Maria Caputo Mazzarella, a journalist and actress, has spent the past 13 years commuting between her home in Italy and her job in Ticino. She says the Swiss canton is not very different to northern Italy except that the Ticinese are better organised and less imaginative than their Italian cousins!
"I don't mind being described as a 'cross-border commuter'. All it means to me is that I pass through the Italian-Swiss customs post every morning and every evening - backwards and forwards, every day, mile after mile, often in a queue. But that's the way it is for everybody who goes to work, not just cross-border commuters like me.
People say that, physically, I resemble the Italian journalist, Lilly Gruber, but I think she looks like me. Maybe what we have in common is our determination, as well as the job we do: I'm a journalist - I run the local radio station in Mendrisio.
The years I've worked in Ticino have given me a wealth of experience. I've gained friends, hobbies and shared many a pizza with Italians and Ticinese who perform for my theatre company - 'I Girondini'.
My theatre is great fun - almost like work - except I'm not paid for doing it. In other words, my involvement with Ticino doesn't end when I leave my work.
Professionally speaking, I've found greater organisation and discipline here. But I don't think there's a great difference between Ticino and the Como region, where I was born and now live.
Thanks to my job, I observe Ticino on a daily basis and from every point of view. If I could change something, I'd probably start by paying myself a higher salary. I suppose a native Swiss doing my job would be paid more, but I think that's true for all cross-border commuters.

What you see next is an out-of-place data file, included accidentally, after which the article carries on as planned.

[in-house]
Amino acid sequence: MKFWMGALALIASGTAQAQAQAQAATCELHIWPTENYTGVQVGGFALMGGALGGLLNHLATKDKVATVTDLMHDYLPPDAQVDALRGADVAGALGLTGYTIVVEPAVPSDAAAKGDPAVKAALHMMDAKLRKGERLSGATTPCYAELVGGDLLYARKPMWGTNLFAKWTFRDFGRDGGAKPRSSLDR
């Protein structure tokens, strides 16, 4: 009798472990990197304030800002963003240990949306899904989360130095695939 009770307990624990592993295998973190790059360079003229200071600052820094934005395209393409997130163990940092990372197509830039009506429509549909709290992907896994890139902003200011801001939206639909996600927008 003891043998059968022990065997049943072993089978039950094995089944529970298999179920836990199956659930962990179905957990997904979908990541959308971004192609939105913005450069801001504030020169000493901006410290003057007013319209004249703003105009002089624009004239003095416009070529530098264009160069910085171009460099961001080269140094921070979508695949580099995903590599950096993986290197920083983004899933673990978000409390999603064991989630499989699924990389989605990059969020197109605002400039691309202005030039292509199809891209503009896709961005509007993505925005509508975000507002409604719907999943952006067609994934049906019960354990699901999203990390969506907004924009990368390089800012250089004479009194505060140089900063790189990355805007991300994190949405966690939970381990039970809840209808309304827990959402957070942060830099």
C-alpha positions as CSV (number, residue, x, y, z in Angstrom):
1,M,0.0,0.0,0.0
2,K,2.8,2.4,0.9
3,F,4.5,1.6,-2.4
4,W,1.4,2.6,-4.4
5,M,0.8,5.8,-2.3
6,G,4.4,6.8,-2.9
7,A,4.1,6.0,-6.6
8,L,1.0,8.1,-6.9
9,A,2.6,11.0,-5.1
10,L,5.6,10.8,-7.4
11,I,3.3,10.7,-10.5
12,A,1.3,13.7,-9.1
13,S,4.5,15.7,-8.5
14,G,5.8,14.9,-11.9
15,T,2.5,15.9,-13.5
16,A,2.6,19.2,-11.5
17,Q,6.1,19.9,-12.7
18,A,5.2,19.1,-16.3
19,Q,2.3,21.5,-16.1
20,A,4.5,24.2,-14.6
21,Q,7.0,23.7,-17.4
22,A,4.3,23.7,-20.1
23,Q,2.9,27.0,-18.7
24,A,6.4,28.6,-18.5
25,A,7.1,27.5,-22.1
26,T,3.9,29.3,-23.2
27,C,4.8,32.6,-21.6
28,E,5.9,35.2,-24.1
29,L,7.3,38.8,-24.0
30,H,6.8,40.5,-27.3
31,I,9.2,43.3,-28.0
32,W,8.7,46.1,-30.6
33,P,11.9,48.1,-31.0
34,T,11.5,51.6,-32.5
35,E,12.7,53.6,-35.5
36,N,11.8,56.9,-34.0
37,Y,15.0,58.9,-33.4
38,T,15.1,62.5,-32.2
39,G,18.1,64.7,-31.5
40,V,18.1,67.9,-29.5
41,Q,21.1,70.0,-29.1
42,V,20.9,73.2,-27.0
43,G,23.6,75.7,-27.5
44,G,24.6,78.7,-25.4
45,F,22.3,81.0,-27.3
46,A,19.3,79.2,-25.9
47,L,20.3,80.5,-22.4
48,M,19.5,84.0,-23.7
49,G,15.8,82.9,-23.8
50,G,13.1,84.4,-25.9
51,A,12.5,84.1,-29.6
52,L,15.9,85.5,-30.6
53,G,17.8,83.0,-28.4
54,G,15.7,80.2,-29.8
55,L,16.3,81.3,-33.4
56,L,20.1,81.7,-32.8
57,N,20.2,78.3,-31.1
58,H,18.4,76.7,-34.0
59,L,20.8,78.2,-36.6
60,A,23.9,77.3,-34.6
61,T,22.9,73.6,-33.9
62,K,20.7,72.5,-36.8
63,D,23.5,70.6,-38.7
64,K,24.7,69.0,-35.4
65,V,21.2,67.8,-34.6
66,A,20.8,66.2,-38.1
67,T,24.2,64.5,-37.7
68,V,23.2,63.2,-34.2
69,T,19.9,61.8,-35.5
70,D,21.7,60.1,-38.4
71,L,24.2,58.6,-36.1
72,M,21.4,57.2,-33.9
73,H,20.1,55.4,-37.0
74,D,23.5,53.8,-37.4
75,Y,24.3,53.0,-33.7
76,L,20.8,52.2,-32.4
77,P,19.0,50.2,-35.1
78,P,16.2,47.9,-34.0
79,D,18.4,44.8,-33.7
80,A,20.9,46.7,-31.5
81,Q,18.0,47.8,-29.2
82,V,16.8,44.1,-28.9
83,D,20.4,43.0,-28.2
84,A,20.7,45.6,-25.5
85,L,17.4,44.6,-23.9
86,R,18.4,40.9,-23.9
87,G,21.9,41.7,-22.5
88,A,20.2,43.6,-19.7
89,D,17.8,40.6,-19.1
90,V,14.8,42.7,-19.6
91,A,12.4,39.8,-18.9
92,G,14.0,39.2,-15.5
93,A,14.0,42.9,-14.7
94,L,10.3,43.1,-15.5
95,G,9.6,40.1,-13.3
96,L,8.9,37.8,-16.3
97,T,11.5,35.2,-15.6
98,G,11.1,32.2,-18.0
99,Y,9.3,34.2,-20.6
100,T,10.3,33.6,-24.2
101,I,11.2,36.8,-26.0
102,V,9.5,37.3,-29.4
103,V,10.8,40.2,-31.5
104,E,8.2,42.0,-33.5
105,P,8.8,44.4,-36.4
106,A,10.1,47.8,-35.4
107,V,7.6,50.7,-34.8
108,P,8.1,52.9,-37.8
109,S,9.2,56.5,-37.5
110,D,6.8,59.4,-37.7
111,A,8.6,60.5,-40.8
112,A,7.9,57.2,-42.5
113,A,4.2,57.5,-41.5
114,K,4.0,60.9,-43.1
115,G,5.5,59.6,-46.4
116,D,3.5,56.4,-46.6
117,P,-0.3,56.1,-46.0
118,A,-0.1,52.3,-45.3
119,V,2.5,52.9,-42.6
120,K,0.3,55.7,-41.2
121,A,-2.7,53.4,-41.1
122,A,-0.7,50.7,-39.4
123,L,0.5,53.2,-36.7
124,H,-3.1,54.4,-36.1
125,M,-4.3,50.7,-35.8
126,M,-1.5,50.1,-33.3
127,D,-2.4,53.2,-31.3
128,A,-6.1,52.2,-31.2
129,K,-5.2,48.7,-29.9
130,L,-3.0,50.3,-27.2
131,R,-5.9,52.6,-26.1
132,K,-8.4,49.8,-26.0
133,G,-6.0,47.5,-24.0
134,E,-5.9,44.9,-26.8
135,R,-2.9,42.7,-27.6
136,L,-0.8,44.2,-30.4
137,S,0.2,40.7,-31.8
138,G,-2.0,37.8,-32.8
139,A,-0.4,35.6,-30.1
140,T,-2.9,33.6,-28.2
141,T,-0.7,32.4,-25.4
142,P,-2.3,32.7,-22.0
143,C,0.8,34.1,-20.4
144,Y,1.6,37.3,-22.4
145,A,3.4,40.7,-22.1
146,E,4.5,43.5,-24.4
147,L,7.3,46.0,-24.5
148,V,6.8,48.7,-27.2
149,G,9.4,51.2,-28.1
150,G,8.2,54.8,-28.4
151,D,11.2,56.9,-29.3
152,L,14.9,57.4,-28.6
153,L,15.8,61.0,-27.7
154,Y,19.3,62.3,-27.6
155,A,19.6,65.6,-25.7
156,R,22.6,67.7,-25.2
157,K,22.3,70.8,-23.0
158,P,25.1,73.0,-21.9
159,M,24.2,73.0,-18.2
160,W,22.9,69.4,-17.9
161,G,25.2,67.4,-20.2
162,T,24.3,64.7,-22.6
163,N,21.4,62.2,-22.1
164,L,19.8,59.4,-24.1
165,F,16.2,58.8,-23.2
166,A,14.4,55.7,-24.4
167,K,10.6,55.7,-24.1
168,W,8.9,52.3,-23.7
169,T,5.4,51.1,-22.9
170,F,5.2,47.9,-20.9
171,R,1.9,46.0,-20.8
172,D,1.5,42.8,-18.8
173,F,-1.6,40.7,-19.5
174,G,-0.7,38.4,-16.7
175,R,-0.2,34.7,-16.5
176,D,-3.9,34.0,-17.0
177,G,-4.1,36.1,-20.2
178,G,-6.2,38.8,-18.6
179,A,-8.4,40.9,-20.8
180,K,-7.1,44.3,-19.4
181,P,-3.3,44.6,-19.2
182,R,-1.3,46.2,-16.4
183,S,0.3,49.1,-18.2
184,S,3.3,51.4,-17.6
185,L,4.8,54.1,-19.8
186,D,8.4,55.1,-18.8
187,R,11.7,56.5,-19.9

To be honest, I don't feel I'm underpaid. Italians earn more working in Ticino than they would in Italy, which is one reason why Swiss firms employ them. It's also true that cross-border commuters accept jobs that native Ticinese are not prepared to do. But isn't that always the way?
Other things I would change about Ticino? I like to see the people show a bit more imagination. The ideal would be a halfway house between Italian creativity and Ticinese discipline.
What I really love about the canton is its natural beauty, its tourist appeal, the pure air, and the landscape. A cliché perhaps, but none the less agreeable for that.
I would like to think that when my - hopefully - long career in Ticino comes to an end, that the 'cross-border journalist' Maria Caputo Mazzarella will be remembered for her dedication to Ticino, which she treated honestly, and with a good heart. The heart knows no borders or boundaries."
Maria Caputo Mazzarella